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Rosenthal, L. (1992). The Group Therapy Experience: From Ttheroy to practice. Louis R. Ormont. New York: St. Matrtin's Press, 1992. 256 pp.. Mod. Psychoanal., 17(2):263-266.

(1992). Modern Psychoanalysis, 17(2):263-266

Book Reviews

The Group Therapy Experience: From Ttheroy to practice. Louis R. Ormont. New York: St. Matrtin's Press, 1992. 256 pp.

Review by:
Leslie Rosenthal

The essence of the experience of group therapy is cogently and richly presented in this distillation of the author's forty-year involvement in group analysis, The book's clarion call is heard clearly throughout and is offered in vivid clinical illustration: It is the quality of the members' in vivo emotional contact and communication with each other rather than the leaders' verbal contributions that underlie the therapeutic effectiveness of group psychotherapy. “The aim of group analysis is to utilize all the players” (p. 28).

Most of the book is devoted to delineating the methods and strategies deployed to achieve a meanigful level of emotional exchange. Principle among these is “bridging,” which refers to techniques geared to the evocation of significant verbal communication between group members—with a view to developing emotional connections which did not previously exist and establishing a network of inter connectedness amonst the separate members of the group. Ormont illustrates the use of bridging questions with a group which has bogged down with frequent silences, fidgeting and boredom. “George, how do you feel about Edna's opening and closing her purse while Frank is talking?” “Jack, why that look of impatience whenever Marty starts talking to Al?”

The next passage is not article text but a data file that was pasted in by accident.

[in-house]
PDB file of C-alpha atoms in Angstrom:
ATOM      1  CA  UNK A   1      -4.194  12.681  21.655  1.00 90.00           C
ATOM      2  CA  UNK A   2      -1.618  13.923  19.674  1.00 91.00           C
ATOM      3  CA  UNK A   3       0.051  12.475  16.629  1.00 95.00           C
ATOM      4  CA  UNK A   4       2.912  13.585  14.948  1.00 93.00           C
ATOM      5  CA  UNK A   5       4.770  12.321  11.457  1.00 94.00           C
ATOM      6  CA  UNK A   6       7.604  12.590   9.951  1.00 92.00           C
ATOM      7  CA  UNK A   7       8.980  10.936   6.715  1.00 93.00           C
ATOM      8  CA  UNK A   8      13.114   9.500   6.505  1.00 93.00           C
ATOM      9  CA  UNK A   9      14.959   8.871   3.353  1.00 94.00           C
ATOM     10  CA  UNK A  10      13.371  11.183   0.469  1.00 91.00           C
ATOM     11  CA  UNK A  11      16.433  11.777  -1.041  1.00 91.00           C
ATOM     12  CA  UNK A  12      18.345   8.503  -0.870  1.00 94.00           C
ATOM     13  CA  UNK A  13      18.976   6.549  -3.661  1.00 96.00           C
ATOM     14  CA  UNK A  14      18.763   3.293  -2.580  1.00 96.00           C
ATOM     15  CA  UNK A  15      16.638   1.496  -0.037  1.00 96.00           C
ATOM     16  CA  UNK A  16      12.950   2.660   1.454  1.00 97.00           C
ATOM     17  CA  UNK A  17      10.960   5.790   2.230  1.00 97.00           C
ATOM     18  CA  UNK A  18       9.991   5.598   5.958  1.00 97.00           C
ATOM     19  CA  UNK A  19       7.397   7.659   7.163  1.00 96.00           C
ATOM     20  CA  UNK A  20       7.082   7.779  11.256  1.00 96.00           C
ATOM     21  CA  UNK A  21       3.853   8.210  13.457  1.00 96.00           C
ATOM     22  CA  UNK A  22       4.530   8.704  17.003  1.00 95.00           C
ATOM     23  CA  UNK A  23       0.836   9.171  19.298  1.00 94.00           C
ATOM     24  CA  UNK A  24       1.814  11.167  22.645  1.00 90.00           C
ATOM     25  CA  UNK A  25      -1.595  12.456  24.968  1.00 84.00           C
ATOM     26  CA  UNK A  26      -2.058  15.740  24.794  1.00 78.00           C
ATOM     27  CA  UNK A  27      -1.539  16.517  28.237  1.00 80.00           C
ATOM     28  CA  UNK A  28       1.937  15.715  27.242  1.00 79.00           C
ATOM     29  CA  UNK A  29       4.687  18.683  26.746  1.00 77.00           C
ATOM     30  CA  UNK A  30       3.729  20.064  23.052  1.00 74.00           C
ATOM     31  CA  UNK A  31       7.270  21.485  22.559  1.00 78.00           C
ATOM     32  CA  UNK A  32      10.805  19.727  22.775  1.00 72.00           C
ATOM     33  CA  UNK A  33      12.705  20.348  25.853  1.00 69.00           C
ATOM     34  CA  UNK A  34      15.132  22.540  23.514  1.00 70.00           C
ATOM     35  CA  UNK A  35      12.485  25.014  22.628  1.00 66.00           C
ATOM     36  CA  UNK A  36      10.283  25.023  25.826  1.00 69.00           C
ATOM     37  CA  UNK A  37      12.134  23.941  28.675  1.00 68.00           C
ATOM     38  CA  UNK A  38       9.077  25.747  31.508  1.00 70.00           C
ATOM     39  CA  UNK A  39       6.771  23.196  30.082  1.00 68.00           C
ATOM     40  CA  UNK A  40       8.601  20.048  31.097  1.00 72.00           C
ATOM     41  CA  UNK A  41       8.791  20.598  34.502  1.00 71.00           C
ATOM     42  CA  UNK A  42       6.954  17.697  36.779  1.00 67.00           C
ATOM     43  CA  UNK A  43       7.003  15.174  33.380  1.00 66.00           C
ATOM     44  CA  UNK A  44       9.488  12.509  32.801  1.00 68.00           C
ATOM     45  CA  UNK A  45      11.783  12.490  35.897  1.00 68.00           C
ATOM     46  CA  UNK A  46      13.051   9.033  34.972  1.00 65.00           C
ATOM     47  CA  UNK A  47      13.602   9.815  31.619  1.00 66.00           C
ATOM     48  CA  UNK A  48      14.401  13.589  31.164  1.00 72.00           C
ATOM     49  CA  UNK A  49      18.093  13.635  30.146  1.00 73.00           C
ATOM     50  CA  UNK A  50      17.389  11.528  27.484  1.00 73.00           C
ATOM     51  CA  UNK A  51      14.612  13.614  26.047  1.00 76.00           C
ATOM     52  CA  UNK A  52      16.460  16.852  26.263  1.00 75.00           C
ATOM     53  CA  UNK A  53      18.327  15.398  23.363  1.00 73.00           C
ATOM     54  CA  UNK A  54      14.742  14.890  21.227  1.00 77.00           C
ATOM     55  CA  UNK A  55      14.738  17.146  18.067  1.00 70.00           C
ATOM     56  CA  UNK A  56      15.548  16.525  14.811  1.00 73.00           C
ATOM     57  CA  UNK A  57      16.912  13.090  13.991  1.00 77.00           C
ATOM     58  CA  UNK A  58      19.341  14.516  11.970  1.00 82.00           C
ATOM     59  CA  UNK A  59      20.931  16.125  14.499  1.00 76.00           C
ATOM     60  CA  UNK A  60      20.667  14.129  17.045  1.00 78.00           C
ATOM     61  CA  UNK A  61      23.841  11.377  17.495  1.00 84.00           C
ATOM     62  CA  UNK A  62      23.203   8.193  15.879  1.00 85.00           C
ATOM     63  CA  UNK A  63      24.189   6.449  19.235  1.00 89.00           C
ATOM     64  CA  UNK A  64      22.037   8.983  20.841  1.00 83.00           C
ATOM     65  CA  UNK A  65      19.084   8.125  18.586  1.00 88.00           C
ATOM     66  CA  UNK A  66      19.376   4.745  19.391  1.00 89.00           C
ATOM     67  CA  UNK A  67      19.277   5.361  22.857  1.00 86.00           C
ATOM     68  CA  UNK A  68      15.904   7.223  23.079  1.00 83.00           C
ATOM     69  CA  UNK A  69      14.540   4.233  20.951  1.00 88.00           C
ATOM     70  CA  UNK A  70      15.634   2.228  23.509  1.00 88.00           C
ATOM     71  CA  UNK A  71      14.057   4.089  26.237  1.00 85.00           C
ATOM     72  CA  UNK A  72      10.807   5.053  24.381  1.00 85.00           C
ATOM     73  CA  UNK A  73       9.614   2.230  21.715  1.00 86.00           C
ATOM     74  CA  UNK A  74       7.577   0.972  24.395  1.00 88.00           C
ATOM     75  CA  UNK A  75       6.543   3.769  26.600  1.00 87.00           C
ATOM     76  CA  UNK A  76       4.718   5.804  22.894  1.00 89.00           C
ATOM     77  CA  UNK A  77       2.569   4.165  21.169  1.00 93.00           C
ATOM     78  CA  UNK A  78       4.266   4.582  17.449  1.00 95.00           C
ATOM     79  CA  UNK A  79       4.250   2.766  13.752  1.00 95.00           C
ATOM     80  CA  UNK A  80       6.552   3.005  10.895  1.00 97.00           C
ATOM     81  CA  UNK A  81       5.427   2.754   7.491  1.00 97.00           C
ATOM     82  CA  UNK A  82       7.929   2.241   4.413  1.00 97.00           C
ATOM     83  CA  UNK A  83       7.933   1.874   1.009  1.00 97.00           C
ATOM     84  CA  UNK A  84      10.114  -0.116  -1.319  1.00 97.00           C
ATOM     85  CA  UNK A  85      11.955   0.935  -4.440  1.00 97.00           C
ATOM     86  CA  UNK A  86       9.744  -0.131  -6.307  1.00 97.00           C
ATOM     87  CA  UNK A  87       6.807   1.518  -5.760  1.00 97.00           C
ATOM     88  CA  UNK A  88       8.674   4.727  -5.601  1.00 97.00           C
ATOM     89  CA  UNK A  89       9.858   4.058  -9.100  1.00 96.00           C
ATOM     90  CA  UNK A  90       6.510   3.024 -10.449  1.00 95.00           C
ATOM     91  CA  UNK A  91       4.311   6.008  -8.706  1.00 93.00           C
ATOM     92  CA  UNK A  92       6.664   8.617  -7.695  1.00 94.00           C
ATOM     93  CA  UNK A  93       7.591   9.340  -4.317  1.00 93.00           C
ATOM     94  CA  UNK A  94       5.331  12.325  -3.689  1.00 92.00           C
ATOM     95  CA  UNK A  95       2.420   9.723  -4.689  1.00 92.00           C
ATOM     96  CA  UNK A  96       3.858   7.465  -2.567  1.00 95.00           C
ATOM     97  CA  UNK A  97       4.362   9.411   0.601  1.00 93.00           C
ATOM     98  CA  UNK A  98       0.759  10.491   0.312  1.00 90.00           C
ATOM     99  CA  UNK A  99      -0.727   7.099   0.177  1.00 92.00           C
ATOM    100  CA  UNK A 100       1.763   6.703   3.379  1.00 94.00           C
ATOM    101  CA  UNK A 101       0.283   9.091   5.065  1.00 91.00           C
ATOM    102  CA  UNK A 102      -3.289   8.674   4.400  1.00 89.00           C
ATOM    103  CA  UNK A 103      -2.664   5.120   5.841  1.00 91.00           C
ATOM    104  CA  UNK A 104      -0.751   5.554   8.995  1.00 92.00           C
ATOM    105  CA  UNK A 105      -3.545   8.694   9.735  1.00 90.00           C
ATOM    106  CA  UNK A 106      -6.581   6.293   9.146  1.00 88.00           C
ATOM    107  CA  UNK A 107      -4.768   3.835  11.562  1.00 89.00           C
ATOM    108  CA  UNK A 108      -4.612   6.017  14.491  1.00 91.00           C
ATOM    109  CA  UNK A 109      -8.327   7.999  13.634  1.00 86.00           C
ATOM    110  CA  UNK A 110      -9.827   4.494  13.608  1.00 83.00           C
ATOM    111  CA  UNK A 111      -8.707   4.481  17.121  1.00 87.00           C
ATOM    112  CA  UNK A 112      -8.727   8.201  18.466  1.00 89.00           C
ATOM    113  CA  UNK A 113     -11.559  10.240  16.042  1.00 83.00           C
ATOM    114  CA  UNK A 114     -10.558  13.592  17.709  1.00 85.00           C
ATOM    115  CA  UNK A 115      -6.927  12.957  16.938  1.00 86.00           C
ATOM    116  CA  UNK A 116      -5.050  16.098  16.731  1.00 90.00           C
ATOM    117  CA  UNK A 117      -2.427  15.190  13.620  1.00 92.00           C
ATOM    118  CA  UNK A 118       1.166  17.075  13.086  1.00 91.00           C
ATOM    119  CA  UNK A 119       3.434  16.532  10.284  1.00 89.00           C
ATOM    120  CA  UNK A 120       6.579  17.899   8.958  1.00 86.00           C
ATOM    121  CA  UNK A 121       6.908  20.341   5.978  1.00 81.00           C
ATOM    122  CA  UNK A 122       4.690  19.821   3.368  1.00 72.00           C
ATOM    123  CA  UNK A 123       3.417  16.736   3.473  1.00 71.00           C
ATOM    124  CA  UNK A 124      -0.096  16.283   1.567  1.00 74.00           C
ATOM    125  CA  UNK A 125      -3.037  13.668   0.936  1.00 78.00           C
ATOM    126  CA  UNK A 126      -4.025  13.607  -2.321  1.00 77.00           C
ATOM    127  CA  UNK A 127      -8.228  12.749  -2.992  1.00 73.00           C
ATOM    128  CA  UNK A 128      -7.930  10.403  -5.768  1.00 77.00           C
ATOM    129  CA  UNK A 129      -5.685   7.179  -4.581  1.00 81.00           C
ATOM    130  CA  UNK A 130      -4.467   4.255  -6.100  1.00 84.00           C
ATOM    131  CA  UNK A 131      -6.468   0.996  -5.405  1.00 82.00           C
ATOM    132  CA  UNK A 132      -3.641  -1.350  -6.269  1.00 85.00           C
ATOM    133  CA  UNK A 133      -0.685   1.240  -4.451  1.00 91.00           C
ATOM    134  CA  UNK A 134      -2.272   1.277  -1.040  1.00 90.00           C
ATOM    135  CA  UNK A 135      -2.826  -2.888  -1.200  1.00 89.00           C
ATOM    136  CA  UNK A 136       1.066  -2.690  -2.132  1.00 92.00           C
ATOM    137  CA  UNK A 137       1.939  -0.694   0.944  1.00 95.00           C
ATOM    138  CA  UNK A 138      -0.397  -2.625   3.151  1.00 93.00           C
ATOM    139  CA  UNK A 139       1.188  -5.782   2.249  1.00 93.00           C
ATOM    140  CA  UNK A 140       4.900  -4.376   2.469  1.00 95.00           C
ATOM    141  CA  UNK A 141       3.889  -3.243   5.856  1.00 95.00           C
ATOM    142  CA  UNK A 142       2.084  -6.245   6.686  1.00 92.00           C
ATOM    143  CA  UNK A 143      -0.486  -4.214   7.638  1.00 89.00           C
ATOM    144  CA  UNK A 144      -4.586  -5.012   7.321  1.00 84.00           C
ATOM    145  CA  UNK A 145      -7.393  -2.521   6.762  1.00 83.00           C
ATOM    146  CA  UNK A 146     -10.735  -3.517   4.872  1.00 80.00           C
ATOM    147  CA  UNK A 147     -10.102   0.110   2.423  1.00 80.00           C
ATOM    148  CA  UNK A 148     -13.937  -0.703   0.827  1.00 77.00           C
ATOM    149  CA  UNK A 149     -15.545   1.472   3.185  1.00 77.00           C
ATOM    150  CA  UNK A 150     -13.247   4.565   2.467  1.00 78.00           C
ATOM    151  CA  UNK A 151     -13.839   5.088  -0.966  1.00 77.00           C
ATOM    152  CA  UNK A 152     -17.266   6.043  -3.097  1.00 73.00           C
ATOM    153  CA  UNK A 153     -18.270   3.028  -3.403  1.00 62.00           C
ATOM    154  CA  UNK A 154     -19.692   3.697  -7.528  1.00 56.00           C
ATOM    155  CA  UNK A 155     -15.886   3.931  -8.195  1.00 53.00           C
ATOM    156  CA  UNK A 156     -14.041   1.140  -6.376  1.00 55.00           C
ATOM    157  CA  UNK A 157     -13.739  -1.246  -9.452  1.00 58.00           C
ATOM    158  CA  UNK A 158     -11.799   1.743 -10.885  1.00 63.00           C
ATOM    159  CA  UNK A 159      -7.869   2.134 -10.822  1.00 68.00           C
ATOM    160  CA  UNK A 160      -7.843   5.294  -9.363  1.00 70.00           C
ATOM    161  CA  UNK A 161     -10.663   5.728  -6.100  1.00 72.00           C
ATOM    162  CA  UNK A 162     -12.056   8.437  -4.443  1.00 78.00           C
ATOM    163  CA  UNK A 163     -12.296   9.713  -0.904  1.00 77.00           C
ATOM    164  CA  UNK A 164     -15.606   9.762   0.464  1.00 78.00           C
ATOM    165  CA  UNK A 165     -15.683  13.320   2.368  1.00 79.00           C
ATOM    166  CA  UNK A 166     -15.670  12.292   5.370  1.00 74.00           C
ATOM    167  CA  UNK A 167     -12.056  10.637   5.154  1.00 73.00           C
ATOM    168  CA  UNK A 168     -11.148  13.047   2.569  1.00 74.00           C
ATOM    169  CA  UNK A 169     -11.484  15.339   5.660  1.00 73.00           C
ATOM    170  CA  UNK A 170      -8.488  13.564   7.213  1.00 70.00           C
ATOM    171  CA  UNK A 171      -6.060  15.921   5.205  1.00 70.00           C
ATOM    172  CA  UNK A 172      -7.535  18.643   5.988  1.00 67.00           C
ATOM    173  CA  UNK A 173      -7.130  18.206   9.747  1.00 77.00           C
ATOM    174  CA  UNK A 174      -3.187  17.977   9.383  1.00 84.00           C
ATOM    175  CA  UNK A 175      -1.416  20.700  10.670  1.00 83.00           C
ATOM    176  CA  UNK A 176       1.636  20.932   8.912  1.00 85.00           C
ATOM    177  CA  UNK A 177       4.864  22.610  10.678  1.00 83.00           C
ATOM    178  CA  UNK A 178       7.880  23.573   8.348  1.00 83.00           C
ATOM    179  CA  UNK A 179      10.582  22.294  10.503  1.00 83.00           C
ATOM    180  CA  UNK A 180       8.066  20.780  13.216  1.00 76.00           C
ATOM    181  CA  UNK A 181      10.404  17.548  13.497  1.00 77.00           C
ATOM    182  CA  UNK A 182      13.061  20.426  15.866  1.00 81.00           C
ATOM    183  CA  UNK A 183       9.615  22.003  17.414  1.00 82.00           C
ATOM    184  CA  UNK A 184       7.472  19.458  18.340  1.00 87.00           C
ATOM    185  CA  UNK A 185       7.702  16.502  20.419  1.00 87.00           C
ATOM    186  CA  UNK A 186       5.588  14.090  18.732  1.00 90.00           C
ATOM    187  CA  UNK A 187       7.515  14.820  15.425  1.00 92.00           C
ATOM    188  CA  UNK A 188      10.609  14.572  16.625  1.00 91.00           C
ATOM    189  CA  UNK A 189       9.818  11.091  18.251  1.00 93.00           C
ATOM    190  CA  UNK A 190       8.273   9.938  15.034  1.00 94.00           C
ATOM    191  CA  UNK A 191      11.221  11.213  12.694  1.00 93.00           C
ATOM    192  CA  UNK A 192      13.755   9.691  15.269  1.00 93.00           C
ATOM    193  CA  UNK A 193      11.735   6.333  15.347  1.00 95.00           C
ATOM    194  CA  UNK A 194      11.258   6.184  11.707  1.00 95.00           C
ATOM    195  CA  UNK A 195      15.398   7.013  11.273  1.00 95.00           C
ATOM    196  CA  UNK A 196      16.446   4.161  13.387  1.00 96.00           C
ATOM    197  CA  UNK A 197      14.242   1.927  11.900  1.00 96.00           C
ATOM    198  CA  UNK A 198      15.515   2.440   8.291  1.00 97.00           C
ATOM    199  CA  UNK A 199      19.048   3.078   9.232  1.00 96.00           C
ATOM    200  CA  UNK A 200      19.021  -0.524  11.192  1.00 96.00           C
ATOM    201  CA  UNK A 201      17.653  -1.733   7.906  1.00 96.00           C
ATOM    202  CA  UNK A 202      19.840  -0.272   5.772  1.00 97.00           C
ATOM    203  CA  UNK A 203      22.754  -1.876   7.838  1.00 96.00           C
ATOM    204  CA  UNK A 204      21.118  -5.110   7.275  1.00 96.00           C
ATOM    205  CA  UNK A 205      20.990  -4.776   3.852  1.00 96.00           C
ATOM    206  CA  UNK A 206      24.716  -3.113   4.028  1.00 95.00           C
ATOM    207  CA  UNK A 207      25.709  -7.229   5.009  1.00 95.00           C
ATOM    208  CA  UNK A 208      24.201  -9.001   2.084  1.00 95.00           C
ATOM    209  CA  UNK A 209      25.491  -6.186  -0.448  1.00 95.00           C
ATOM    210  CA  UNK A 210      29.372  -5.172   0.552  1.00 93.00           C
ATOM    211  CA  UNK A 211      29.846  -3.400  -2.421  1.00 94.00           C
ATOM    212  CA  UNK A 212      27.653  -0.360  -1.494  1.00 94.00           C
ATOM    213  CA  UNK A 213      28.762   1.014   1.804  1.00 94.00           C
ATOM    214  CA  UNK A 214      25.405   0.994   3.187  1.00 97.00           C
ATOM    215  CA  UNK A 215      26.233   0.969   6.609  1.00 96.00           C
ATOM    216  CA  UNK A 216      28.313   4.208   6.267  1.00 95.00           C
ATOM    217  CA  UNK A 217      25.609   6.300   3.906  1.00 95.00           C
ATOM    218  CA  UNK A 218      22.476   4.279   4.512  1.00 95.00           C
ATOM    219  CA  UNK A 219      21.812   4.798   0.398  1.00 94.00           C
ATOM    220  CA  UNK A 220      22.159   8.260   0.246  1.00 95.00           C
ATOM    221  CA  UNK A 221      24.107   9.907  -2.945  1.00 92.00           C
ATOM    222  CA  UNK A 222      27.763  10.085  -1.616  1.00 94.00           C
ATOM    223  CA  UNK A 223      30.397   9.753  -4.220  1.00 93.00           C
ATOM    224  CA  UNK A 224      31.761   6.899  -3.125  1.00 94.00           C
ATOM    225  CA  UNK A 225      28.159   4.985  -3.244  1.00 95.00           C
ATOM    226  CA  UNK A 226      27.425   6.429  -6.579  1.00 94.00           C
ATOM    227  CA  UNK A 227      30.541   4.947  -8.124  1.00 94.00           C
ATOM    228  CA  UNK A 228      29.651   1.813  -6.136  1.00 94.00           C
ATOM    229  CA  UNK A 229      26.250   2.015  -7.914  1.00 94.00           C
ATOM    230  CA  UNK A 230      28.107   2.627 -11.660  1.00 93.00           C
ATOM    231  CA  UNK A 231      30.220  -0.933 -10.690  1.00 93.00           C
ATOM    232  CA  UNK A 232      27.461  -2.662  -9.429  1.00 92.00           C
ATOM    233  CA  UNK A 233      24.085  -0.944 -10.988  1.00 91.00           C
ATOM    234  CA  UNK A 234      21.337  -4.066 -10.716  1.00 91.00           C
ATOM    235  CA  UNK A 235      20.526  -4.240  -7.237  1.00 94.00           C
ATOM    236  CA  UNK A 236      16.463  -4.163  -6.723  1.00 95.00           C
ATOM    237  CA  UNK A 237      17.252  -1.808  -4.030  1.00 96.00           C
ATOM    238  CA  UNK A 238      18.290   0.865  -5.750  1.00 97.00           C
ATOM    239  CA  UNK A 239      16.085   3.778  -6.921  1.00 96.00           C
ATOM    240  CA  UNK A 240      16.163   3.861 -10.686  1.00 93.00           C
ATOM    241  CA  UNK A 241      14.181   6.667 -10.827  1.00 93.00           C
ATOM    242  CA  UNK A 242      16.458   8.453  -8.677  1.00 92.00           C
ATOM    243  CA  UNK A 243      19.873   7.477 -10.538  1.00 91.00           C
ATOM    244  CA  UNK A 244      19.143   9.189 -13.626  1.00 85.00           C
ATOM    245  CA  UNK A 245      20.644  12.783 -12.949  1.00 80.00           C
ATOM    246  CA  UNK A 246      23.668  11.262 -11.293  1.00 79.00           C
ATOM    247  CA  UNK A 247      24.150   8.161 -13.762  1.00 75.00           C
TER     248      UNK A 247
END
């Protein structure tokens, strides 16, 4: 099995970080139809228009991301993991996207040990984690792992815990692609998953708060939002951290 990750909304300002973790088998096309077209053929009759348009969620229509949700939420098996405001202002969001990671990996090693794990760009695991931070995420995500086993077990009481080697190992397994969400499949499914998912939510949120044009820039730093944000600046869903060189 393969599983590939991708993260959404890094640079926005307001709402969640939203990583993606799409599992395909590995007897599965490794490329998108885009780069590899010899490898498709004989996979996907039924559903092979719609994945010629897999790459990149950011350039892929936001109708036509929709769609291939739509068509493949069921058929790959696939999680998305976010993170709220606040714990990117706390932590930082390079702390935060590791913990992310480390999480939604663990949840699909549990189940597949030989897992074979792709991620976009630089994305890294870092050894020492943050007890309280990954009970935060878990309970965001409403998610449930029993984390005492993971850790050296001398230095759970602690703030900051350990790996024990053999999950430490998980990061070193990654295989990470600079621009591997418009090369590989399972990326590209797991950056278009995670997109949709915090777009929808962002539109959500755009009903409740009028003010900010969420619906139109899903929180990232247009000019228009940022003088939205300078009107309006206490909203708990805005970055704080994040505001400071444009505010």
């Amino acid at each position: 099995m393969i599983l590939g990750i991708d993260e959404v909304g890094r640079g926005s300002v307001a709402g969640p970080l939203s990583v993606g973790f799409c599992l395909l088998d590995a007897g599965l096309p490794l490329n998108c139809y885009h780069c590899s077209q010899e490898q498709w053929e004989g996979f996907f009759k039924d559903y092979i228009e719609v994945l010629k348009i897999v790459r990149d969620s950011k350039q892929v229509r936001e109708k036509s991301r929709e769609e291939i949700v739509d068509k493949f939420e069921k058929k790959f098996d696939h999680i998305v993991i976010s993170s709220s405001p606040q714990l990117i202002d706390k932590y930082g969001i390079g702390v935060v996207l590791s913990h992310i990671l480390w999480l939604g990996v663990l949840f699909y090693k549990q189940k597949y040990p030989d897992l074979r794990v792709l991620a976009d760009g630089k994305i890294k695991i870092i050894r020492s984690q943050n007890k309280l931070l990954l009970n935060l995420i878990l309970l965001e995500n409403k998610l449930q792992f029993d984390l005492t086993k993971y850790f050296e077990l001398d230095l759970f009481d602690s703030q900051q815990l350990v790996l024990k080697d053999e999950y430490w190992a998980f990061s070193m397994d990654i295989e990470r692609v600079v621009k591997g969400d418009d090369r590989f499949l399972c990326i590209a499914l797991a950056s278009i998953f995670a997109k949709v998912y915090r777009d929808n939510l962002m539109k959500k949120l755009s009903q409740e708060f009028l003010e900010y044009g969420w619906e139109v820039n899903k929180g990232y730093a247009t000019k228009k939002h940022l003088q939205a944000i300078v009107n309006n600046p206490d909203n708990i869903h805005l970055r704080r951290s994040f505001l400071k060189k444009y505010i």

Ormont also shows how the reporting of external events is effectively brought into the here-and-now fabric of the group.

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